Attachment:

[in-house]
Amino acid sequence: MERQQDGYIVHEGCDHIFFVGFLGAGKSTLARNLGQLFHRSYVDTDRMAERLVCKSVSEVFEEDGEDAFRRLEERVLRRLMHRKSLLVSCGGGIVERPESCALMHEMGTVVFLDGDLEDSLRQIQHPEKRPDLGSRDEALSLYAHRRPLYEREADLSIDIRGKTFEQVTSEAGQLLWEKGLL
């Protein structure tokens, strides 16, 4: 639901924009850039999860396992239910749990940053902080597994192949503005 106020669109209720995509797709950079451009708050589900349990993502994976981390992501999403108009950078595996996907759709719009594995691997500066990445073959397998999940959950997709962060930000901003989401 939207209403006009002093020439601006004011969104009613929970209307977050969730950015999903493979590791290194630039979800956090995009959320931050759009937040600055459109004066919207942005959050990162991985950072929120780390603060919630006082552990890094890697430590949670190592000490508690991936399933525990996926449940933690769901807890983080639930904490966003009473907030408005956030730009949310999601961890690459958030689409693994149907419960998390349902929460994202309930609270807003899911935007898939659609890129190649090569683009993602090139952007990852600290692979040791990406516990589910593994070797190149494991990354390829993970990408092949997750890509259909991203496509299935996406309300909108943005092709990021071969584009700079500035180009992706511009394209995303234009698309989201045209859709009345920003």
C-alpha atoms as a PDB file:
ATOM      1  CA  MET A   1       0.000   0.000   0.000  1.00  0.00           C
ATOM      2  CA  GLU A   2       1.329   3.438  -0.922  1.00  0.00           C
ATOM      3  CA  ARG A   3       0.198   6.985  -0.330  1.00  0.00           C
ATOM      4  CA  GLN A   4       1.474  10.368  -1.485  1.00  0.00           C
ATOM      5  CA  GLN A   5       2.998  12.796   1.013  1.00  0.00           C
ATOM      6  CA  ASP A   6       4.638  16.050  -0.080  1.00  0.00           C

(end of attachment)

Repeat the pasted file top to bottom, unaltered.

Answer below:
[in-house]
Amino acid sequence: MERQQDGYIVHEGCDHIFFVGFLGAGKSTLARNLGQLFHRSYVDTDRMAERLVCKSVSEVFEEDGEDAFRRLEERVLRRLMHRKSLLVSCGGGIVERPESCALMHEMGTVVFLDGDLEDSLRQIQHPEKRPDLGSRDEALSLYAHRRPLYEREADLSIDIRGKTFEQVTSEAGQLLWEKGLL
């Protein structure tokens, strides 16, 4: 639901924009850039999860396992239910749990940053902080597994192949503005 106020669109209720995509797709950079451009708050589900349990993502994976981390992501999403108009950078595996996907759709719009594995691997500066990445073959397998999940959950997709962060930000901003989401 939207209403006009002093020439601006004011969104009613929970209307977050969730950015999903493979590791290194630039979800956090995009959320931050759009937040600055459109004066919207942005959050990162991985950072929120780390603060919630006082552990890094890697430590949670190592000490508690991936399933525990996926449940933690769901807890983080639930904490966003009473907030408005956030730009949310999601961890690459958030689409693994149907419960998390349902929460994202309930609270807003899911935007898939659609890129190649090569683009993602090139952007990852600290692979040791990406516990589910593994070797190149494991990354390829993970990408092949997750890509259909991203496509299935996406309300909108943005092709990021071969584009700079500035180009992706511009394209995303234009698309989201045209859709009345920003």
C-alpha atoms as a PDB file:
ATOM      1  CA  MET A   1       0.000   0.000   0.000  1.00  0.00           C
ATOM      2  CA  GLU A   2       1.329   3.438  -0.922  1.00  0.00           C
ATOM      3  CA  ARG A   3       0.198   6.985  -0.330  1.00  0.00           C
ATOM      4  CA  GLN A   4       1.474  10.368  -1.485  1.00  0.00           C
ATOM      5  CA  GLN A   5       2.998  12.796   1.013  1.00  0.00           C
ATOM      6  CA  ASP A   6       4.638  16.050  -0.080  1.00  0.00           C